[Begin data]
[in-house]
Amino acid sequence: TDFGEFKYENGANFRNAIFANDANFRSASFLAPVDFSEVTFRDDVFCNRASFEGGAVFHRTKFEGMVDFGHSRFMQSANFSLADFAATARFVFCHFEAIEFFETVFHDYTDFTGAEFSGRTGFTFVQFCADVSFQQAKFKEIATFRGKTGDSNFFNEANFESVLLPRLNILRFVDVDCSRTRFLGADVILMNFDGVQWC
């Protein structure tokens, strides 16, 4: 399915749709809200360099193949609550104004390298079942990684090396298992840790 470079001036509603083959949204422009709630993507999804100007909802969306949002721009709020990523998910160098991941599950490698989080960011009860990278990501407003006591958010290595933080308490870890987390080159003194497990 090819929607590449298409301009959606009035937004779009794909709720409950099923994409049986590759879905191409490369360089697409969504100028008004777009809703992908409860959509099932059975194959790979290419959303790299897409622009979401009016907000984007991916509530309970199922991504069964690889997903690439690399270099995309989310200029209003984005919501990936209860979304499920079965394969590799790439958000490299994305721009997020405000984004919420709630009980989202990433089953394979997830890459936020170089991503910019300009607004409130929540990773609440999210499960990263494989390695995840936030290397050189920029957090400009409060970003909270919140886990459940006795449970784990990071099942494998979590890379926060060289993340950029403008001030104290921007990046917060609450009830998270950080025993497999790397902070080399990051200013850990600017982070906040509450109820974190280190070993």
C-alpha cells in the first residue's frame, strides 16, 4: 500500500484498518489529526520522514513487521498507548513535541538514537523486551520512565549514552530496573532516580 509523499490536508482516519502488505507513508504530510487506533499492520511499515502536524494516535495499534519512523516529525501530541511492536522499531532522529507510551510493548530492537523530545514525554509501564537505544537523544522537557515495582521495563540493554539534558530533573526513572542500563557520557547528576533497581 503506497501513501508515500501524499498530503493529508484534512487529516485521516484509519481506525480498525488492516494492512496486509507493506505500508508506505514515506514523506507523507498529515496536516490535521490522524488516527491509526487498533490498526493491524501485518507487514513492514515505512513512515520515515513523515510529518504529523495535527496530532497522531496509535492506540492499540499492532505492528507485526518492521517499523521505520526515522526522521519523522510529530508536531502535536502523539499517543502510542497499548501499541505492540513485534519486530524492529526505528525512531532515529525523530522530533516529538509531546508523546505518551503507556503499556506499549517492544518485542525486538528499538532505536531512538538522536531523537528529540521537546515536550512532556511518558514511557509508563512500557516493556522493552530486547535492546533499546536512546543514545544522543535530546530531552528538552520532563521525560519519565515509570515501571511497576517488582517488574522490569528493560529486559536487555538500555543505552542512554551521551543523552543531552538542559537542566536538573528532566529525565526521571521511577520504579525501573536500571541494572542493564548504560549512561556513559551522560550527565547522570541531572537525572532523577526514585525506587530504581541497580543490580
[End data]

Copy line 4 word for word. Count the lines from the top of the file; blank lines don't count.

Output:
C-alpha cells in the first residue's frame, strides 16, 4: 500500500484498518489529526520522514513487521498507548513535541538514537523486551520512565549514552530496573532516580 509523499490536508482516519502488505507513508504530510487506533499492520511499515502536524494516535495499534519512523516529525501530541511492536522499531532522529507510551510493548530492537523530545514525554509501564537505544537523544522537557515495582521495563540493554539534558530533573526513572542500563557520557547528576533497581 503506497501513501508515500501524499498530503493529508484534512487529516485521516484509519481506525480498525488492516494492512496486509507493506505500508508506505514515506514523506507523507498529515496536516490535521490522524488516527491509526487498533490498526493491524501485518507487514513492514515505512513512515520515515513523515510529518504529523495535527496530532497522531496509535492506540492499540499492532505492528507485526518492521517499523521505520526515522526522521519523522510529530508536531502535536502523539499517543502510542497499548501499541505492540513485534519486530524492529526505528525512531532515529525523530522530533516529538509531546508523546505518551503507556503499556506499549517492544518485542525486538528499538532505536531512538538522536531523537528529540521537546515536550512532556511518558514511557509508563512500557516493556522493552530486547535492546533499546536512546543514545544522543535530546530531552528538552520532563521525560519519565515509570515501571511497576517488582517488574522490569528493560529486559536487555538500555543505552542512554551521551543523552543531552538542559537542566536538573528532566529525565526521571521511577520504579525501573536500571541494572542493564548504560549512561556513559551522560550527565547522570541531572537525572532523577526514585525506587530504581541497580543490580